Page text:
By Patricia L. Fitzgerald 2014-06-12 05:52:54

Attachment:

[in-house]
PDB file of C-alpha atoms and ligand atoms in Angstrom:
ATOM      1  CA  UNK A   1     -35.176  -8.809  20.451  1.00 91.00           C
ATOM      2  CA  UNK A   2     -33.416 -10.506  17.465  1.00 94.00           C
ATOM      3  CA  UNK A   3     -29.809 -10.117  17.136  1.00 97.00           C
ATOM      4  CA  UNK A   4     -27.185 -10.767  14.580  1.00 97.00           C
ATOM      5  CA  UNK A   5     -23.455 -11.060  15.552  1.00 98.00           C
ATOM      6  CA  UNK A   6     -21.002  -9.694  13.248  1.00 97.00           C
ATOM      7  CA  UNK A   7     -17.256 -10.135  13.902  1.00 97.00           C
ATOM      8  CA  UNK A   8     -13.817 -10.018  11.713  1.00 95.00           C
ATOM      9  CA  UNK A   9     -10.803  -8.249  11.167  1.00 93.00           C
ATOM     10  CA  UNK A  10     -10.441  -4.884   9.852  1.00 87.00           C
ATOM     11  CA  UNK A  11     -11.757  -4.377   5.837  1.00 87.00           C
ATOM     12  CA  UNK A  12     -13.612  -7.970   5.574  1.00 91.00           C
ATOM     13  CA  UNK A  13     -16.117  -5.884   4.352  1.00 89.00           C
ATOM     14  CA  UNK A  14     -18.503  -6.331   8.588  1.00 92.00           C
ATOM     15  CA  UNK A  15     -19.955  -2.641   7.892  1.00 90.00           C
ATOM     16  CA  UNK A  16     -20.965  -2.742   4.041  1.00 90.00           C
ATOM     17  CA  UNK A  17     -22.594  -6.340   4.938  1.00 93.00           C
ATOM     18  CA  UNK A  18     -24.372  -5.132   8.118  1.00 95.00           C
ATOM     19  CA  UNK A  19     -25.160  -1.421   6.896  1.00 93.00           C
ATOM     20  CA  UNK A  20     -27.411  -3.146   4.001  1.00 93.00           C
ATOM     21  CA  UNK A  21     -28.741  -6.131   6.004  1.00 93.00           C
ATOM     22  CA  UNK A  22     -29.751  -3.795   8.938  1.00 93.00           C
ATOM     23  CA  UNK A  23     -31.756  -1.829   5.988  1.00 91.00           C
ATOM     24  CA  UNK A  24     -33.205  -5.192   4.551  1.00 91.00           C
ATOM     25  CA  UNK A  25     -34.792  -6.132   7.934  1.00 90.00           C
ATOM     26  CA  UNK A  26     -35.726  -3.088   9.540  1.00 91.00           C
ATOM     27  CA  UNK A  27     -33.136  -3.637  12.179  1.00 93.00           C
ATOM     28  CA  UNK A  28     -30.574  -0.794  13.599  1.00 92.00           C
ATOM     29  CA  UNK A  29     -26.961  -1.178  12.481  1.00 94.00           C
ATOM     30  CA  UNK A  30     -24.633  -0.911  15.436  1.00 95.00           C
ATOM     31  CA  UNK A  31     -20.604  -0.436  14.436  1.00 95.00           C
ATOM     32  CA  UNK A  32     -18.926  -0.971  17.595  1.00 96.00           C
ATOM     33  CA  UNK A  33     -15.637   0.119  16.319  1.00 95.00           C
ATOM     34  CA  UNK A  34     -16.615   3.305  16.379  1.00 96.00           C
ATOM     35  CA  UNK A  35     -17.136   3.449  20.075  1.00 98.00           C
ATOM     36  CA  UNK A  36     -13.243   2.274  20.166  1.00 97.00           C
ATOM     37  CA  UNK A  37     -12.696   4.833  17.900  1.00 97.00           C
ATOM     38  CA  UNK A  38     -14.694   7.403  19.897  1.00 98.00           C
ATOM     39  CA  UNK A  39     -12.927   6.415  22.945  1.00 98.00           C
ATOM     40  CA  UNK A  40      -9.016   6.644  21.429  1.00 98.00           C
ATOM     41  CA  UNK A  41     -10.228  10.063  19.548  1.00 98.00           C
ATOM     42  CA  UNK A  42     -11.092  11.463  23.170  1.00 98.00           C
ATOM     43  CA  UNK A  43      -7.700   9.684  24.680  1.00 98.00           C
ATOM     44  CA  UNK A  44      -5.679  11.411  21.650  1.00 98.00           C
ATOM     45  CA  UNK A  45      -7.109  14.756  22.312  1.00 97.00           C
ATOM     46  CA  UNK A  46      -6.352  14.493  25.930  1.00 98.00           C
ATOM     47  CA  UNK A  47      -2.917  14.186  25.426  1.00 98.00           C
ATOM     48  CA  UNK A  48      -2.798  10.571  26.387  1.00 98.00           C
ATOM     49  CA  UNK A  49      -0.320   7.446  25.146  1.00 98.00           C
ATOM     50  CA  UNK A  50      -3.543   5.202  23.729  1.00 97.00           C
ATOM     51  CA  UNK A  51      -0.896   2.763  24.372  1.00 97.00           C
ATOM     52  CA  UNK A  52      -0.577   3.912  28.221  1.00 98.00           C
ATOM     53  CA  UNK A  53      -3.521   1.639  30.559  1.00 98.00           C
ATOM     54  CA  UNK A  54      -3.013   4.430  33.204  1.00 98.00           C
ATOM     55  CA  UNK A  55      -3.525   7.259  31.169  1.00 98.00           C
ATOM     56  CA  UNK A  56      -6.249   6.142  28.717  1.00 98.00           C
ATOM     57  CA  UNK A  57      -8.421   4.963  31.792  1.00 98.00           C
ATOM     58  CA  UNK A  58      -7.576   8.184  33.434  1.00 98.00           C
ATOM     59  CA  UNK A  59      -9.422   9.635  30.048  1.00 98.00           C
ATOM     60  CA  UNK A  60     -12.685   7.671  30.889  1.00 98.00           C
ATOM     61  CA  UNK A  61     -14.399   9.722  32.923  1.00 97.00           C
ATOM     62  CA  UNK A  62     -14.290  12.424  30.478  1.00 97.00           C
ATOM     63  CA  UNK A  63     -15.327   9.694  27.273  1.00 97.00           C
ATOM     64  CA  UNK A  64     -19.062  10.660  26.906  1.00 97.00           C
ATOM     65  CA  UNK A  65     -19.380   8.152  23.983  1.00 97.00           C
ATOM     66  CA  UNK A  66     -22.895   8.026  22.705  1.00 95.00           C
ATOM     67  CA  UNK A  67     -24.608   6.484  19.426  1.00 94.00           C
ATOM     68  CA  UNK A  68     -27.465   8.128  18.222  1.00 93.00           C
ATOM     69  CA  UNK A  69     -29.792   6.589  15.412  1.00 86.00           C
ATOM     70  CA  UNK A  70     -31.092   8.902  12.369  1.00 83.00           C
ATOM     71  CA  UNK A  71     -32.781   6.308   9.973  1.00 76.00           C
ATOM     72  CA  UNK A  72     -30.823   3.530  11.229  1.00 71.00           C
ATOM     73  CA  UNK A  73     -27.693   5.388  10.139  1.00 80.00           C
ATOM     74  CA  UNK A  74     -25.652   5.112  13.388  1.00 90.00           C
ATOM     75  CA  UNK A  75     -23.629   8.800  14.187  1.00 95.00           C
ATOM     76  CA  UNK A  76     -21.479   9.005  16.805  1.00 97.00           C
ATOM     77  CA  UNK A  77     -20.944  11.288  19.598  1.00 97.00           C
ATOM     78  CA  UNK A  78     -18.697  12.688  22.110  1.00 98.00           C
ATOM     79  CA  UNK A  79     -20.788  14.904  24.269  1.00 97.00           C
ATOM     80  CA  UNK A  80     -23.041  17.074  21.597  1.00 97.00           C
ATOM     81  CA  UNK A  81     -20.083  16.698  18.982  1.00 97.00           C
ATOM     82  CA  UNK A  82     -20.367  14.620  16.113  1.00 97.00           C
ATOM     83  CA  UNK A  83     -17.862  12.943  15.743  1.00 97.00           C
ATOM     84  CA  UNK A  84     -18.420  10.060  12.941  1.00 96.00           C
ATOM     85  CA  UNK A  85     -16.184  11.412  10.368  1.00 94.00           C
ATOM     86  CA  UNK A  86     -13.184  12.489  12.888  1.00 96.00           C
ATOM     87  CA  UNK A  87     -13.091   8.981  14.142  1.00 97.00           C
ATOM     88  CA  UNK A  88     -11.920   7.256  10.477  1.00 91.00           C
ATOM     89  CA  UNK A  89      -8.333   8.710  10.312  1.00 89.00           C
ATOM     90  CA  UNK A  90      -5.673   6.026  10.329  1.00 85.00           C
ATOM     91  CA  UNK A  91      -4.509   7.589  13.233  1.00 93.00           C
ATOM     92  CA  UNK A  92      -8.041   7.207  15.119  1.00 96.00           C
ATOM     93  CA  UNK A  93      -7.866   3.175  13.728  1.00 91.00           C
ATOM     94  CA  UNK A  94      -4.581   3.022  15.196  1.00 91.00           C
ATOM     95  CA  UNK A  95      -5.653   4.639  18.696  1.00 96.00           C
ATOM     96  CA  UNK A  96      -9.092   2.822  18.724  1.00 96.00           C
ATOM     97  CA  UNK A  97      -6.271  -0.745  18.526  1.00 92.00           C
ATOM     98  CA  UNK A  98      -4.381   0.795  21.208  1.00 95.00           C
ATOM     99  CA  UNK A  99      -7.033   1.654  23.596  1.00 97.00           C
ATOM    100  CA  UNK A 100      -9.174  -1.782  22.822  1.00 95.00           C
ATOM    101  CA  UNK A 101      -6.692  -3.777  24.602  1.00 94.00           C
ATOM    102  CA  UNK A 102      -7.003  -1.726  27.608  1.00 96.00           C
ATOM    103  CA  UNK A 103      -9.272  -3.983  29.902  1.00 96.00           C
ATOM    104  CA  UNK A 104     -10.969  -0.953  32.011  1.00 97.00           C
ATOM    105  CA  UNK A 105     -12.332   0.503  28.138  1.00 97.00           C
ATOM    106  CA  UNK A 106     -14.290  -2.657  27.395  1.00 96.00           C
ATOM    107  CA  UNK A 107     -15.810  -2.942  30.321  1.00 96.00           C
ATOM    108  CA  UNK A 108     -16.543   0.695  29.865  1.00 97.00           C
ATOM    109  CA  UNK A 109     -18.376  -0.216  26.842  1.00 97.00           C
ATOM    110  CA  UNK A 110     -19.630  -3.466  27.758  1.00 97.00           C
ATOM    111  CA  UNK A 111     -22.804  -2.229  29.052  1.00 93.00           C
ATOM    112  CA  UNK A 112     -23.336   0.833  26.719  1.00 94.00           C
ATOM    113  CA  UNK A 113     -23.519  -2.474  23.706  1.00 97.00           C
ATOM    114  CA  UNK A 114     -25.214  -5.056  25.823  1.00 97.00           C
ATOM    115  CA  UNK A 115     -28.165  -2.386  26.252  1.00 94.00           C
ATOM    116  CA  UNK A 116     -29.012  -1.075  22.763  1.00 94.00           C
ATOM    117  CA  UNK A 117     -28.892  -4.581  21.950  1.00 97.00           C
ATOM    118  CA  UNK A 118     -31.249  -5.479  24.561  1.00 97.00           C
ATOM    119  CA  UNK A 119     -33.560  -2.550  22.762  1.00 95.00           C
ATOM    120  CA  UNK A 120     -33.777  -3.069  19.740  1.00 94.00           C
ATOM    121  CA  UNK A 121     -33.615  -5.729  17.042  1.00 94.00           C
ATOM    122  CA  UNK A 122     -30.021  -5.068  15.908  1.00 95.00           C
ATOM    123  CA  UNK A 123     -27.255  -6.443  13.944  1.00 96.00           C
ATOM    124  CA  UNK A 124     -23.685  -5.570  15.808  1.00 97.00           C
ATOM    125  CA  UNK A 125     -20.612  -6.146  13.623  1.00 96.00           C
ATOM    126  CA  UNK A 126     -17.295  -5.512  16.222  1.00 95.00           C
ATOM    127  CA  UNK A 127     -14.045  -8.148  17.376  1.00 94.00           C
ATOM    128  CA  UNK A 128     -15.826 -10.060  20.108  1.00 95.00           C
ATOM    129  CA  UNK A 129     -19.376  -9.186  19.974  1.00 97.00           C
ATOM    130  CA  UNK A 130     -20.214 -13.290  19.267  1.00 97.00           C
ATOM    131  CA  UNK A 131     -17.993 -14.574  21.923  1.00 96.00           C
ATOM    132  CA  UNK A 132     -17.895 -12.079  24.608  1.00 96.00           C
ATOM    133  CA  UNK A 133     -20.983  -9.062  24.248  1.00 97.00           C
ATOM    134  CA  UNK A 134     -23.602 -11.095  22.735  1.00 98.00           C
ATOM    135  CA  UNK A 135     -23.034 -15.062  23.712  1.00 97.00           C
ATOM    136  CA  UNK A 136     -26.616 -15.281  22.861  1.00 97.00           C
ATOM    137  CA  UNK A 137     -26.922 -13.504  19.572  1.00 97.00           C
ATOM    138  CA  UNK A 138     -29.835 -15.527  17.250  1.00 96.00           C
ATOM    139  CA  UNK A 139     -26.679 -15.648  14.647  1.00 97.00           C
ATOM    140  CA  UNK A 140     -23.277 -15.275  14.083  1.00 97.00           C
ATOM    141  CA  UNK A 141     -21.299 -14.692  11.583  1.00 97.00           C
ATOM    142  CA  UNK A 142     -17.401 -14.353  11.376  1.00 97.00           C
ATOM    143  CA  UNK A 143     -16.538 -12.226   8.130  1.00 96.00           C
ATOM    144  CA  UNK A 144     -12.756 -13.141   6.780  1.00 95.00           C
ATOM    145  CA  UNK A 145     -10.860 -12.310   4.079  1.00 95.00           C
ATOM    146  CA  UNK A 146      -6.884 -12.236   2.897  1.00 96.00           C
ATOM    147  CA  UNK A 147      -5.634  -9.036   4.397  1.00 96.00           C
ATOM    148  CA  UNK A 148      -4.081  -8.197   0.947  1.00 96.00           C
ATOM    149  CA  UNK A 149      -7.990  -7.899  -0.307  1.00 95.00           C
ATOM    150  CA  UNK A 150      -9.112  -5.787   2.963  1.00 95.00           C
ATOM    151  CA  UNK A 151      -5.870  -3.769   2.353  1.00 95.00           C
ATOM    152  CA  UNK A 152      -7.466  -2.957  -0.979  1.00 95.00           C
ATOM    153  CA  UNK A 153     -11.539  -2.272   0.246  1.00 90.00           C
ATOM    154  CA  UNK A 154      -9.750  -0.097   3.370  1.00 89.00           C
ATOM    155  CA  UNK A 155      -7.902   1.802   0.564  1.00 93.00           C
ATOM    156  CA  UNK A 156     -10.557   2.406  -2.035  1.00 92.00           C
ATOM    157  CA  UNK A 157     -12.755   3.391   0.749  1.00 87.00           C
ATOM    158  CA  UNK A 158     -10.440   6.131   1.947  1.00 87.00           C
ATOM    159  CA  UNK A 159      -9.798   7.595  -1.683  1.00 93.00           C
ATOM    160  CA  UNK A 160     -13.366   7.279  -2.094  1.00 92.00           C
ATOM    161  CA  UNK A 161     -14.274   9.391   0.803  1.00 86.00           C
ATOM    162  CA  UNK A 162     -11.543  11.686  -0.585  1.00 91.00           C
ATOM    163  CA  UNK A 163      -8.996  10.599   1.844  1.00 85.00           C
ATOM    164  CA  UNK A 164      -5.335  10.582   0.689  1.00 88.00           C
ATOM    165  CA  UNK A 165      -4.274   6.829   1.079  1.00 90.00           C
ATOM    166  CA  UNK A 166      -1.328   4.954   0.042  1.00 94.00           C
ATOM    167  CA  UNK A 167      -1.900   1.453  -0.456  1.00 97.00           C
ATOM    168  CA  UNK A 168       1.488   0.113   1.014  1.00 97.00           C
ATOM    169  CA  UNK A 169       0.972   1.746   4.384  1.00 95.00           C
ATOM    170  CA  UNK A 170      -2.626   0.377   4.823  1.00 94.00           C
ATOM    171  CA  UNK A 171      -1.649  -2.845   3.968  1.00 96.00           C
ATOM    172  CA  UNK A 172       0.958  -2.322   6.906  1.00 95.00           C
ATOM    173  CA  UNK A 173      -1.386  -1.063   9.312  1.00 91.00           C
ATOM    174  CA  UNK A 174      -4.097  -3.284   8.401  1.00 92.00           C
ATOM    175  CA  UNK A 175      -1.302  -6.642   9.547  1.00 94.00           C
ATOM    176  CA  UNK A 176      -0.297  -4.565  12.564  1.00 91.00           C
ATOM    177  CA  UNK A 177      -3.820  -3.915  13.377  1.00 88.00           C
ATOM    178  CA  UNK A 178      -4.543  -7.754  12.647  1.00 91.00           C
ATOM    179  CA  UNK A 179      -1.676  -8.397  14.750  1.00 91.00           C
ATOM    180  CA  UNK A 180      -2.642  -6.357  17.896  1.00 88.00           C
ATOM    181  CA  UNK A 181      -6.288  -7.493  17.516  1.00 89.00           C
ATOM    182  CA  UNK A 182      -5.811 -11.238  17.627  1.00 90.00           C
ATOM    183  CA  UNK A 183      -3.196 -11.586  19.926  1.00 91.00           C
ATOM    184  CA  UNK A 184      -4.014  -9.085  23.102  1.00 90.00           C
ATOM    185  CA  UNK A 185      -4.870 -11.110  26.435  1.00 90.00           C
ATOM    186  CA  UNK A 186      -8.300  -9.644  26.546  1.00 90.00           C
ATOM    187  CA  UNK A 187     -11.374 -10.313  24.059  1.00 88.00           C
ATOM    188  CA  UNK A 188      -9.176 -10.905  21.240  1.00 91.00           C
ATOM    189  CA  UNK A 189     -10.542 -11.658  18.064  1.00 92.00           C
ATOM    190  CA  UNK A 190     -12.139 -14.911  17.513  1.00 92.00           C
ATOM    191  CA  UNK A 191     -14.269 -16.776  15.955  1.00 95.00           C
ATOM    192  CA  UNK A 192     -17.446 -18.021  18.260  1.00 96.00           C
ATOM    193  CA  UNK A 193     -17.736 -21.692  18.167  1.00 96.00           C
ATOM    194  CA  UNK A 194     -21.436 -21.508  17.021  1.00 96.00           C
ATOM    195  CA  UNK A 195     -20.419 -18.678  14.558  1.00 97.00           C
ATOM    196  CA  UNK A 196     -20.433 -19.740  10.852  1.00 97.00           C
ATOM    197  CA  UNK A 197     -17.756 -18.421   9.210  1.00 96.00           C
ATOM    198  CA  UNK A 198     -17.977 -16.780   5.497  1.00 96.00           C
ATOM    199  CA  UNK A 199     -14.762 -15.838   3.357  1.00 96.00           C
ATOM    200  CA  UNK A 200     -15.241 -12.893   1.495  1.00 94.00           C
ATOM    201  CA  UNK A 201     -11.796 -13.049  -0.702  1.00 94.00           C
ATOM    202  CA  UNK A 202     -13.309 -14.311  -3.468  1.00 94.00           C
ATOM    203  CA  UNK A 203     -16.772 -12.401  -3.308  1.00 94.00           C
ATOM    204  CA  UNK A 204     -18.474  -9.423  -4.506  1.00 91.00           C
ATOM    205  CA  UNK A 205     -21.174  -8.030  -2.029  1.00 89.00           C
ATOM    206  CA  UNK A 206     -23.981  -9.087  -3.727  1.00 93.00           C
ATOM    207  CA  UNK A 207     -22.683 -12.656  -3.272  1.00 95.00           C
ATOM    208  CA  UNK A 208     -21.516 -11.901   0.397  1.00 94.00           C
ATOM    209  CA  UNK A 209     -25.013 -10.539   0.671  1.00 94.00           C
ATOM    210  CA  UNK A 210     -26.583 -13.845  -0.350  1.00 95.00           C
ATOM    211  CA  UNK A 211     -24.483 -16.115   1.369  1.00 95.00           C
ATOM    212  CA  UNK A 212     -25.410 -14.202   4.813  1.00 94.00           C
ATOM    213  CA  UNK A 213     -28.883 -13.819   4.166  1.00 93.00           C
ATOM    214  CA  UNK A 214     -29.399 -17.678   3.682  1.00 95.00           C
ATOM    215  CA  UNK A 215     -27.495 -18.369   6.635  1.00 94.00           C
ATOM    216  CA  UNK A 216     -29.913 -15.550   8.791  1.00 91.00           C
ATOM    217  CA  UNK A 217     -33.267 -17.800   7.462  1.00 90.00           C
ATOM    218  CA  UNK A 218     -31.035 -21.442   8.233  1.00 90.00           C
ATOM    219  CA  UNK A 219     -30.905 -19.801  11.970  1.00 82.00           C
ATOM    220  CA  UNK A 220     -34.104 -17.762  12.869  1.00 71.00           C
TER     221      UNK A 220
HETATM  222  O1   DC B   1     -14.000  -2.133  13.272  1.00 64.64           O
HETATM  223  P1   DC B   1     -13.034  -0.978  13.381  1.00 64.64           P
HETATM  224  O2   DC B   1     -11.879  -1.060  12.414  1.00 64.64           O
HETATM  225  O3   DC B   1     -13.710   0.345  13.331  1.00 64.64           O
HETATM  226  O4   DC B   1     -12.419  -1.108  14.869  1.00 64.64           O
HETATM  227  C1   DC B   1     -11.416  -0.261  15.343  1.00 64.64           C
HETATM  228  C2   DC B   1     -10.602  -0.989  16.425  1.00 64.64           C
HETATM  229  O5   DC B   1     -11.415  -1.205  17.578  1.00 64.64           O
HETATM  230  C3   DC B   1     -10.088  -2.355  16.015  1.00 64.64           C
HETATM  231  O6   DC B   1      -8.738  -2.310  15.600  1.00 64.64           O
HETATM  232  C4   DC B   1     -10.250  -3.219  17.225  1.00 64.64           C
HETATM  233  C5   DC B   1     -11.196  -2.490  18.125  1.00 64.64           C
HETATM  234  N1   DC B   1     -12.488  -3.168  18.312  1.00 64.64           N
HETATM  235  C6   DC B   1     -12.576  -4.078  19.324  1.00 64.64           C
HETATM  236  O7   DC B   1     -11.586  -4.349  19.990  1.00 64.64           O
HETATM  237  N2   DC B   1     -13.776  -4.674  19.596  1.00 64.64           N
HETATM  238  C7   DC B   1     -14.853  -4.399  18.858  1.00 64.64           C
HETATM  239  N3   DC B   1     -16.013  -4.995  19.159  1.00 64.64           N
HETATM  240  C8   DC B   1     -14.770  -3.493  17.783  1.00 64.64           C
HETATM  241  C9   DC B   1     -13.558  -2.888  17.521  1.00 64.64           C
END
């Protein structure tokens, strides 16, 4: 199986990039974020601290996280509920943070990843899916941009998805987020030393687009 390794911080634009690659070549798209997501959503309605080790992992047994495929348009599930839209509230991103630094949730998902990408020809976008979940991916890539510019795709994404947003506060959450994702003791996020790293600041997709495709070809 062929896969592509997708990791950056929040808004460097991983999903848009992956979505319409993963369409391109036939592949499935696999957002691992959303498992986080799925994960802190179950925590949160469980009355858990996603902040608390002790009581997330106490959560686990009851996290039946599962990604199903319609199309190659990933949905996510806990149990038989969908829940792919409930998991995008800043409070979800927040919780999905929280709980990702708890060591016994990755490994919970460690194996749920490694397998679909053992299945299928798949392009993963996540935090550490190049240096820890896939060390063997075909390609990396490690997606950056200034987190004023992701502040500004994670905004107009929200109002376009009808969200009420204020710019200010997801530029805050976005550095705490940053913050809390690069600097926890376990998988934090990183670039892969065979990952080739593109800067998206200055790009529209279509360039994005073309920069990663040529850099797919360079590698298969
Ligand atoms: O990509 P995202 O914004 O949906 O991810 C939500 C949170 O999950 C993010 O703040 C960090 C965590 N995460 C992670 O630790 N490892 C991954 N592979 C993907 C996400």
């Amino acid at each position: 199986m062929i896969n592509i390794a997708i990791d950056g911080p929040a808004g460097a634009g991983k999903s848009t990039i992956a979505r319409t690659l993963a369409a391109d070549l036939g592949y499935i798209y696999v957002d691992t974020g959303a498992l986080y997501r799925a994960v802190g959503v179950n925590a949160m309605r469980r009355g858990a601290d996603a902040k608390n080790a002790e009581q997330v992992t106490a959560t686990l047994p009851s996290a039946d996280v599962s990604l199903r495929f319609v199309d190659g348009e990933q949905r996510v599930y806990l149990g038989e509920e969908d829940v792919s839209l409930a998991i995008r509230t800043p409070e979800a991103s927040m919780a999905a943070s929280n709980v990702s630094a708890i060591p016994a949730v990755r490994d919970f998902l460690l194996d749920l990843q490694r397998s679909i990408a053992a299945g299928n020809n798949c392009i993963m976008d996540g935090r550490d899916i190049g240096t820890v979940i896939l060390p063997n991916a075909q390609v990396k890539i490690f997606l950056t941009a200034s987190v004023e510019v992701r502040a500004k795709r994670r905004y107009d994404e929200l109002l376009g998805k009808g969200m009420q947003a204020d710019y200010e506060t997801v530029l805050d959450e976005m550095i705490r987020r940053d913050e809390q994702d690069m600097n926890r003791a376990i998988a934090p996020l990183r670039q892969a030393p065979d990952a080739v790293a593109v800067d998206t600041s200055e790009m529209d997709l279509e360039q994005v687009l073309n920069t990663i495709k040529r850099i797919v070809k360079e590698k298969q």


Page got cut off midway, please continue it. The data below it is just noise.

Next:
One of the hot movies of Spring 2014, based on an equally hot young adult book series, centers on a dystopian society in which individuals are segregated into factions based on a common, dominant trait. The teenage heroine, however, is discovered to be “divergent,” meaning that she doesn’t conform to any of the given norms. The story follows her attempts to keep her status a secret in a world that fears those who are different and who refuse to stay contained in prescribed little boxes. This is not our world, of course. We are wildly diverse…or divergent, as it were. And yet, many people do struggle to accept those who are different—who look different, speak a different language, are older, are younger, are less-educated, are more “citified,” observe a different faith, have different physical and mental abilities, vote for the “other guy,” work in that department, work full-time, work part-time, have a different opinion and so on. Maybe we fear those differences, maybe we’re suspicious of them. Maybe we’re just more comfortable with what we know. It’s okay to congregate with those who feel familiar and comfortable and share various commonalties with you—just not to the exclusion of those who are different. It’s not okay to make someone feel isolated, belittled or hurt, simply because they are different. This awareness often comes more easily when we are viewing it through the lens of, say, the school cafeteria, observing a student who is shunned or bullied for no other reason than they are seen as being different. Most of us are outraged and seek to intervene. But we may not be similarly aware of how we may be modeling that very behavior in certain interactions with other adults—coworkers, acquaintances, neighbors—in the community. This month, School Nutrition focuses on diversity, asking readers to do a little introspection about how we react when confronted by another’s divergence. We all can do more to embrace the delightful differences that make each of us unique. Because this topic is so…well, diverse, we’re presenting a random collection of 16 statistics, trivia, suggestions, reminders, quotes and short activities to engage you in awakening your diversity consciousness. 1. Individual Activity:Make some lists. Start with the people you know and love, one by one. Create two columns—on the left, write down everything you have in common with the other person. Consider age, appearance, gender, race, education, job, marriage/family status, hobbies, politics, religion and so on. In the right column, write down those areas where the two of you diverge. After you do this exercise for as few as three or four people, you may be surprised to learn that you have less in common with them than you realized, even though these are dear friends or family members. This may help you to overcome a reluctance to reach out to a coworker or acquaintance of whom you know only what’s obviously different. 2. Trivia: You probably aren’t surprised to learn that after English, Spanish is the second most common language spoken in all but a handful of U.S. states. But what is considerably more fascinating is the diversity of third most common languages. According to Census Bureau data, it’s Korean in Virginia and Georgia; Vietnamese in Washington, Texas and Oklahoma; and Chinese in New York. You’ll hear Polish in Illinois, with German in several states as diverse as Montana and Mississippi. With English and Spanish out of the picture, Russian reigns supreme in Oregon, Arabic in Michigan, Hmong in Minnesota and French in West Virginia. Three Native American languages (Navajo, Dakota and Yupik) surpass others in several states, including Alaska and Arizona. Tagalog, a Filipino language, is the third most common not only in Hawaii, but in California and Nevada, too. 3. “I t is time for parents to teach young people early on that in diversity, there is beauty and there is strength.” — Maya Angelou 4. Reflection: For decades, social science used the “melting pot” metaphor to reflect diversity in America. In this context, people from various cultures come to America and contribute parts of their culture—which are effectively “melted together”—to create a new, unique American culture, one in which immigrants and their children stop acting as they did in their native country, learning English and learning to “blend in.” Today, the “salad bowl” is the new metaphor being applied, as newly arrived immigrants more often retain many of the unique aspects of their native cultures, such as language, foods and holidays. Each of the individual ingredients in a salad retains its distinct flavor and texture, while contributing to a delicious dish. Some say this is the mark of the American culture in the 21st century. What do you think? 5. Reminder: What’s one expression that we all have in common, no matter what language we speak? A smile! 6. “I think…if it’s true that there are as many minds as there are heads, then there are as many kinds of love as there are hearts.” —Leo Tolstoy, Anna Karenina 7. Reminder: Are you encouraging a diversity of opinion among your team members? Pay attention to the body language dynamic at your next staff meeting. Does everyone get a chance to speak up when you ask for ideas or feedback? Do you only hear from the extroverts? Worse—do you only hear from those who merely echo or affirm your own comments? Make sure you are creating a safe place where a diversity of opinion is always shown respect. You may be surprised by the insights and creativity that will arise when employees are made to feel that their feedback is truly desired. 8. Trivia: There are more than 6,000 languages spoken in the world today—but many are spoken by fewer than a few hundred people. The top 10-12 languages account for the vast majority. 9. Myth-Buster: From a biological standpoint, women are natural parents and men are not, right? Wrong! Yes, women give birth (and lactate) and men do not. But both men and women have the same potential hormonal responses to infants. Human babies are incredibly helpless, and both genders are as likely to provide care, based on individual variation and societal pressures. 10. Group Activity: Try this effective and simple team-building activity that emphasizes individual identity and helps members to understand their coworkers better. Give each participant a piece of paper and ask them to write down four or five moments in their lives that were the most important for shaping who they are today. Ask each person to share two to three of these with the group. Facilitate a discussion on the universality of life events, as you likely will find romance, birth and death will represent a majority of the shared stories. 11. “Christian, Jew, Muslim, shaman, Zoroastrian. Stone, ground, mountain, river. Each has a secret way of being with the mystery, unique and not to be judged.” — Rumi 12. Trivia: The workplace is becoming more ethnically diverse every day. In the United States, the white portion of the working-age population (ages 26 to 64) is on the decline, while the minority portion is rising. In 1982, whites comprised 82% of the work-age population, but are projected to make up only 63% of that total in 2020. 13. Group Activity: Using a whiteboard or bulletin board, start a “web of inclusion.” Ask one team member to note something that makes them unique. Then ask the group if there is anyone with a similar connection to that fact. For example, the first person says: “I was born in Florida.” The next person may say, “I took my kids to Disney World when they were little.” The next person after that may add, “The best family vacations we had with our kids were camping on a lake.” The next person after that may share, “I’ve never swum in a lake, but every summer I do time-keeping for the swim team at our community pool.” Use pushpins and yarn or markers to show the connections that begin to overlap. 14. “Recognize yourself in he and she who are not like you and me.” —Carlos Fuentes 15. Trivia: Born in 1963—then you’re a member of the Baby Boomer Generation, right? Technically, the birthrate explosion that defines this generation didn’t end until 1964. But people who study the generations find that those born in the early Sixties may not share the perspective and values of true Boomers, especially as these characteristics manifest themselves in the workplace. Many late Boomers, who weren’t old enough to be aware of JFK’s assassination or participate in the counterculture shift that marked that decade, tend to identify a bit more with Generation X’ers, often influenced by the same factors. Indeed, all those on the early or late cusp of any generation may have more in common with the adjacent group; some social scientists find that generations overlap by as much as seven to eight years. Keep this in mind when participating in team-building exercises that focus on generational differences. 16. “It is never too late to give up your prejudices.” —Henry David Thoreau Patricia Fitzgerald is editor of School Nutrition. Illustrations by Jiunlimited.com.